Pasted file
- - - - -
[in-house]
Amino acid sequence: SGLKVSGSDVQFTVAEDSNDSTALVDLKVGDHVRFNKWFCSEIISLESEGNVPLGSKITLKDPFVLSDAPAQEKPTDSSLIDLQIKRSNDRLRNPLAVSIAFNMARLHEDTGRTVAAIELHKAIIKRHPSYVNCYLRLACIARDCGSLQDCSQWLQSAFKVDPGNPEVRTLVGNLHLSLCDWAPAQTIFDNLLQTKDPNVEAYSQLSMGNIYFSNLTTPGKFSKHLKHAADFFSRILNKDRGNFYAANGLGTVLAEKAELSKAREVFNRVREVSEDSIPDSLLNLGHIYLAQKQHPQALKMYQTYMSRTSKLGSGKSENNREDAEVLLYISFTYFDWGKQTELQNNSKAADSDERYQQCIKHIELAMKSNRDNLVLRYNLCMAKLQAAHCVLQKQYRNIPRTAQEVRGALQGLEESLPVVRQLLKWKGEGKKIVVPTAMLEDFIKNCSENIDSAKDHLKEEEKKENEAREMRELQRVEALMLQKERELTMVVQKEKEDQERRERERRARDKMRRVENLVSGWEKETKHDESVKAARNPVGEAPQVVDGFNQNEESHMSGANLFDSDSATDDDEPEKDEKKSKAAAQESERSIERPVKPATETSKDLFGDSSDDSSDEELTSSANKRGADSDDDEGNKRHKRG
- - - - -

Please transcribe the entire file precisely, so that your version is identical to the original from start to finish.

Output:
[in-house]
Amino acid sequence: SGLKVSGSDVQFTVAEDSNDSTALVDLKVGDHVRFNKWFCSEIISLESEGNVPLGSKITLKDPFVLSDAPAQEKPTDSSLIDLQIKRSNDRLRNPLAVSIAFNMARLHEDTGRTVAAIELHKAIIKRHPSYVNCYLRLACIARDCGSLQDCSQWLQSAFKVDPGNPEVRTLVGNLHLSLCDWAPAQTIFDNLLQTKDPNVEAYSQLSMGNIYFSNLTTPGKFSKHLKHAADFFSRILNKDRGNFYAANGLGTVLAEKAELSKAREVFNRVREVSEDSIPDSLLNLGHIYLAQKQHPQALKMYQTYMSRTSKLGSGKSENNREDAEVLLYISFTYFDWGKQTELQNNSKAADSDERYQQCIKHIELAMKSNRDNLVLRYNLCMAKLQAAHCVLQKQYRNIPRTAQEVRGALQGLEESLPVVRQLLKWKGEGKKIVVPTAMLEDFIKNCSENIDSAKDHLKEEEKKENEAREMRELQRVEALMLQKERELTMVVQKEKEDQERRERERRARDKMRRVENLVSGWEKETKHDESVKAARNPVGEAPQVVDGFNQNEESHMSGANLFDSDSATDDDEPEKDEKKSKAAAQESERSIERPVKPATETSKDLFGDSSDDSSDEELTSSANKRGADSDDDEGNKRHKRG